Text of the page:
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Virtual reality in area development

As Geodan Extended Reality (XR) expert Edwin Fennema is only too aware, the structuring or restructuring of existing or new areas presents a complex challenge: a challenge in which different professionals and disciplines need to work together and find the right balance together with stakeholders. Using Virtual Reality to experience and explore future plans reveals the complexity of the plans, improves cooperation and increases participation and the likelihood of support from local residents.

Complex relationships

‘What kind of balance do we want to achieve of residential, professional and living purposes, and what sort of quality of life do we want to create? How do we ensure that our plans are both accepted by local authorities and turn into economic successes, and how do we involve all stakeholders in our plans as closely as possible? After all, we can’t get anything done without the support and involvement of the community.'

'A small selection of the questions which must be answered in complex area development projects: by professionals (including area planners, urban developers and architects) and aldermen, information managers and municipal policymakers. In these types of urban-planning projects, it is virtually impossible to identify the coherence between all these specific components, and that happens to be one of the most powerful aspects of Virtual Reality (VR).’

Live interaction

‘We use Geomagine’s experience technology – and VR – to ensure that all plans, models, calculations and drawings can be experienced beforehand (!) in a digital format. Say, for example, you’re repurposing a former business estate located on the edge of town. You can put on your VR headset, fly across the area, and get a complete aerial view. But you can just as easily perceive any spot on the land – and the processes that take place there – from the ground, in a lifelike style. What makes this technology unique is that you can interact with these processes live and in a group and can fine-tune the optimum situation together.’

What makes this technology unique is that you can interact with these processes live and in a group and can fine-tune the optimum situation together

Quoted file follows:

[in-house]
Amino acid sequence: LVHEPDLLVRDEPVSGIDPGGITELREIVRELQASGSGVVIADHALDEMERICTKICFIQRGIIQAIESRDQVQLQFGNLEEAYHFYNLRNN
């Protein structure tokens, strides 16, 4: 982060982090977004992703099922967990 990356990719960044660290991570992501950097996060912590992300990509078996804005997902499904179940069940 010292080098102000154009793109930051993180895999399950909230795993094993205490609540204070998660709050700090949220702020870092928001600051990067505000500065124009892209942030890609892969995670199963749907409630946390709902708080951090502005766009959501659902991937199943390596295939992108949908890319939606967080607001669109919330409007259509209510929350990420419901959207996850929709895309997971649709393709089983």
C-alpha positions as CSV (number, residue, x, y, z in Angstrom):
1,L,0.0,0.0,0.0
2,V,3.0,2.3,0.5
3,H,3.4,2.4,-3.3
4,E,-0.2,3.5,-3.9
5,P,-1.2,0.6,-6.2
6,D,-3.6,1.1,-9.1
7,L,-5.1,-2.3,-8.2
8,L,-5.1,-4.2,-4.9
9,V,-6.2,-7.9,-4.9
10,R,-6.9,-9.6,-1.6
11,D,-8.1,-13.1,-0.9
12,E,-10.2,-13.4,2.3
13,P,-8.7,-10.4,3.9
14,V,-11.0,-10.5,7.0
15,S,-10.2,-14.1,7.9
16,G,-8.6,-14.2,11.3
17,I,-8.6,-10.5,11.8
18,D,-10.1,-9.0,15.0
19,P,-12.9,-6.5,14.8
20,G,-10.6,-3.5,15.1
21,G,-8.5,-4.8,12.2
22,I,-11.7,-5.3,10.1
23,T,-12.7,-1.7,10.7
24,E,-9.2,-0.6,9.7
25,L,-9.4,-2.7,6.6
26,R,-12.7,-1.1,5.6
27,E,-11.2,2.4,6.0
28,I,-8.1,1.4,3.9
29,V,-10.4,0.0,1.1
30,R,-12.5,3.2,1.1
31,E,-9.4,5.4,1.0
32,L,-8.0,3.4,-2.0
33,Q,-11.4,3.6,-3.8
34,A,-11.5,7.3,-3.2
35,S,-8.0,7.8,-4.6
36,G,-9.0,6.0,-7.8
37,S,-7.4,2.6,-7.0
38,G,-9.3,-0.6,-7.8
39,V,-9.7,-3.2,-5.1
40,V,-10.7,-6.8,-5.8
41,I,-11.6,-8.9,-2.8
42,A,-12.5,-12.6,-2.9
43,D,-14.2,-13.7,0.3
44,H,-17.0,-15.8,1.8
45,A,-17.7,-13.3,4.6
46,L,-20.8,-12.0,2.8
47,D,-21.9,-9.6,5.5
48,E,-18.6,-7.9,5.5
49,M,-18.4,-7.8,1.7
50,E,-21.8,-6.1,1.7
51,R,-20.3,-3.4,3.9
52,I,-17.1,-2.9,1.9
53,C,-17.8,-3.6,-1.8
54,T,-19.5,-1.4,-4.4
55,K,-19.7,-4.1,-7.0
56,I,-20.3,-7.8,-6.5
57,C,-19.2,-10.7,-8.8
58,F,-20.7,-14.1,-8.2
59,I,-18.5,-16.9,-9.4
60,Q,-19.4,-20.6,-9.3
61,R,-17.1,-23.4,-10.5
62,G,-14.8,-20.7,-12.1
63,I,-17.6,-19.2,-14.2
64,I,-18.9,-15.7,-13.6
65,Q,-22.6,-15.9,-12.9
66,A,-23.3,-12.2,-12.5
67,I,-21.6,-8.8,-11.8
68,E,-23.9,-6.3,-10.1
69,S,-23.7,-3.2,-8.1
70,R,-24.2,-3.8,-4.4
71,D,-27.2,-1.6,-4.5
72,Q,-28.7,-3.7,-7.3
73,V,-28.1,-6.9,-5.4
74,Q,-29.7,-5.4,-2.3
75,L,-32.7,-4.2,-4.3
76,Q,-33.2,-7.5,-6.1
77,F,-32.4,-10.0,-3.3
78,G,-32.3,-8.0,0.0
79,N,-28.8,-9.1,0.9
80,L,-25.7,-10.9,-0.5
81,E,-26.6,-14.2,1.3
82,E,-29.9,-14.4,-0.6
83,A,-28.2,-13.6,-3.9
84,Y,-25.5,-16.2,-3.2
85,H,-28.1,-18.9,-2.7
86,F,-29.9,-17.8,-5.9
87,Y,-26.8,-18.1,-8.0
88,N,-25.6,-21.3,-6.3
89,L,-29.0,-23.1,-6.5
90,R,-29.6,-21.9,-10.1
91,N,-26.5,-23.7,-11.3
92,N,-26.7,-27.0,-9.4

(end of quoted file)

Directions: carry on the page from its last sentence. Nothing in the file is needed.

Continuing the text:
A calculated prognosis

‘What happens to the traffic if we create room here for 75 instead of 50 businesses? And how will an increase in the ambient noise of 10 decibels affect the residents? You might be able to calculate the ideal balance between residential, professional and living purposes but it will always be an estimate, based on numbers and models. It says virtually nothing about how we, as people, perceive the space, making it kind of an unusual situation. What if I buy a new car – wouldn’t I want to take a test drive first and experience the specifications from the brochure themselves?’

How does this really feel?

‘A digital version of the area to be structured tells you what a 10-decibel increase in ambient noise actually “feels like,” and what impact an extension of the circular road to the residential neighbourhood slated for development actually has on local residents. Another factor to be considered is how safe the new neighborhood feels before you buy a house there: how safe it is to walk around there, take the kids to school and cycle home from the train station in the evening. By being able to render concepts such as safety, energy and sustainability in a digital format, you can adopt a realistic approach to the ‘human experience’ of the future space. While VR might not reveal more than a numerical forecast, you get to experience the future as it actually can be. Digital simulation and forecasting for the future is a perfect way to receive an answer to all the main issues surrounding this type of urban-planning challenge.’

Capturing the essence

‘Answers that make it easier for policymakers to explain what they do and what kinds of decisions need to be made for what reasons. Area planners and other professionals, including architects, are developing a growing understanding of the design parameters. The experiences we felt and experienced together in the virtual reality is captured and presented to interested readers in a professional report. This documentation and representation provides important feedback to all parties concerned. Yes, that includes lawmakers when they assess the plans from a legal perspective.’

‘A growing number of local authorities are already finding that allowing users to visually experience the plans and ideas can be immensely beneficial and enlightening. And those answers cannot be found through conventional discussions around the table and traditional information sessions, but by exploring and experiencing the future virtually. It’s extremely inspiring to be able to contribute to that.’

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A car passing by or an airplane flying over the city. The impact of noise is shown in colours.